Wakaliwood, a film production company based in Uganda, has a small but fervent cult following that rivals the passion behind the fanbase of Tommy Wiseau and The Room. One of their most famous productions, Who Killed Captain Alex?, is recognised as Uganda’s first ever action film and has a whopping 5.1 million views on YouTube at the time of writing. We Are One picked up the company’s newest venture, Crazy World, and unleashed it onto its unsuspecting film festival audience. What followed was a fever dream of a film-going experience, and one I’ve enjoyed trying and failing to recount to my friends in the days since.
Crime lords rule the streets of Uganda, selling weapons and kidnapping children in a bid to maintain order and control over their districts. Here, Mr Big and his Tiger Base Mafia kidnapped the Waka Starz, a band of children renowned for their kung-fu fighting ability. These abilities are used in their efforts to escape and take down the Ugandan mob once and for all, with a little help from friends like Bruce U, Uganda’s best kung-fu cop.
I have little idea of where to even begin writing about Crazy World. It’s the kind of film that needs to be seen to be believed, because any attempted description will fail to capture the magic that Wakaliwood conjured during the creative process. The brisk 65-minute runtime serves the film hugely, as the rapid intensity of the storytelling and action scenes would have been impossible to maintain over a regular runtime.
It was a mind-bending experience trying to parse when exactly Crazy World began. It wasn’t my first We Are One screening, and each of the previous entries had introductions by directors. Crazy World had an introduction, explaining how the film came to be a part of the festival, and a very entertaining anti-piracy advert in which people are arrested and share their crimes of just wanting to watch Fast & Furious. Eventually, once I realised that what I had been watching actually was the film, I was engrossed.
The opening scenes are an extended chase and shoot-out sequence that is so deliberately ridiculous it was impossible not to enjoy. The Windows Movie Maker blood splatters, the .gif explosions, and the incessant sound of gunfire made this opening an assault on the senses in all the right ways. When the gunfire stops after a genuinely surprising death, I was surprised at the gasp it provoked, before the flood of Fs in the live chat brought me to tears of laughter.
Watching a film for the first time on YouTube with the live chat enabled is one of the most unique film experiences of my entire life. It was Film Twitter and meme culture rolled into one, with ironic critique of the film one second, and rapid quote recollection the next (Crazy World has one of the most quotable screenplays I’ve seen in a long time). At one point, the We Are One channel moderator even joined in supporting the film’s anti-piracy message. If you were part of the 1,600 viewers in the chatroom that fateful night, I salute you for only adding to the Crazy World experience.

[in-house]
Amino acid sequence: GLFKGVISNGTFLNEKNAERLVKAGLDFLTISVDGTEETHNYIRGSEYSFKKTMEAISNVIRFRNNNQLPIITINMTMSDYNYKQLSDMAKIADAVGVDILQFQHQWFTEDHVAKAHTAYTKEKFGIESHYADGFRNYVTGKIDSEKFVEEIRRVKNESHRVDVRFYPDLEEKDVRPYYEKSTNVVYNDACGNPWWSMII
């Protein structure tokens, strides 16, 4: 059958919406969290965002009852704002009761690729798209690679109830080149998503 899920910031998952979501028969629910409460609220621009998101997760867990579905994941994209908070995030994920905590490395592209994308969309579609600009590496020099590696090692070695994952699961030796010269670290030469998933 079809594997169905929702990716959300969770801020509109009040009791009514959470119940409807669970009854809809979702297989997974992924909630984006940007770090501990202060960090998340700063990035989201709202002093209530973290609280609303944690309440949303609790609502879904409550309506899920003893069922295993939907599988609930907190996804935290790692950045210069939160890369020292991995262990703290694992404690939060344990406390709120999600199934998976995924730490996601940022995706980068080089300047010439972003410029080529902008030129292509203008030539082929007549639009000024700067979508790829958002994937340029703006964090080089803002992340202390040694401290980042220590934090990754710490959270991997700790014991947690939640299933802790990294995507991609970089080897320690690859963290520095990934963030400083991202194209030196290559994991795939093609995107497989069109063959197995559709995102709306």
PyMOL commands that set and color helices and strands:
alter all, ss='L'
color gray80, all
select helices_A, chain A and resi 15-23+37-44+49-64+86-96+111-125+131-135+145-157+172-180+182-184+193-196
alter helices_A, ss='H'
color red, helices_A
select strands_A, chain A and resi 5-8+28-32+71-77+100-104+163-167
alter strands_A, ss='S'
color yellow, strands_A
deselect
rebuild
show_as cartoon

VJ Emmie, reprising his role as narrator from Who Killed Captain Alex? and Bad Black, is the star of the show. In my notes – 80% of which are written in an all-caps incredulity, regularly posing the question what am I watching? – I wrote several of his one-liners verbatim as many were genuinely hilarious. Emmie’s style is akin to that of a shock jock DJ, the type who would cut in mid-song and make puns and jokes about whatever has just been played, a style that suits Crazy World perfectly. It’s very likely that Emmie was shown the finished edit of the film, given a microphone and told to narrate over the events in real-time, such is the organic hilarity of his commentary.
The efficacy of the action scenes was one of the film’s most pleasantly surprising aspects. Our kung-fu specialist youngsters, the Waka Starz, perform some genuinely impressive fight choreography, using moves that are at once impressive kung-fu skill and realistically successful strategies for children to take down adults with regular 2-on-1 fight scenes. What the film lacks in storytelling it makes up for with dedication to its action.
Further, the film has an astonishing level of meta humour and film references packed into its lightning fast runtime. From an electric guitar cover of the Indiana Jones theme, to calling a woman’s breasts National Treasures, and describing the “Van Dammage” of a high kick that takes a mobster down, Crazy World is built on a firm foundation of film knowledge and a love of cinema.
This is sure to go down as one of my most unforgettable film screenings of my entire life. The addition of the live chat feature which created a midnight screening of The Room at the Prince Charles Cinema type atmosphere only added to the experience, but the film surprised me with its humour and its effective action sequences. I’m not sure whether Crazy World is more of a meme than it is a film, but it’s one that’s going to live long in the memory.
Directed by: Nabwana I.G.G.
Written by: Nabwana I.G.G., Alan Hofmanis
Cast: Isaac Newton Kizito, Kirabo Beatrice, Nattembo Racheal Monica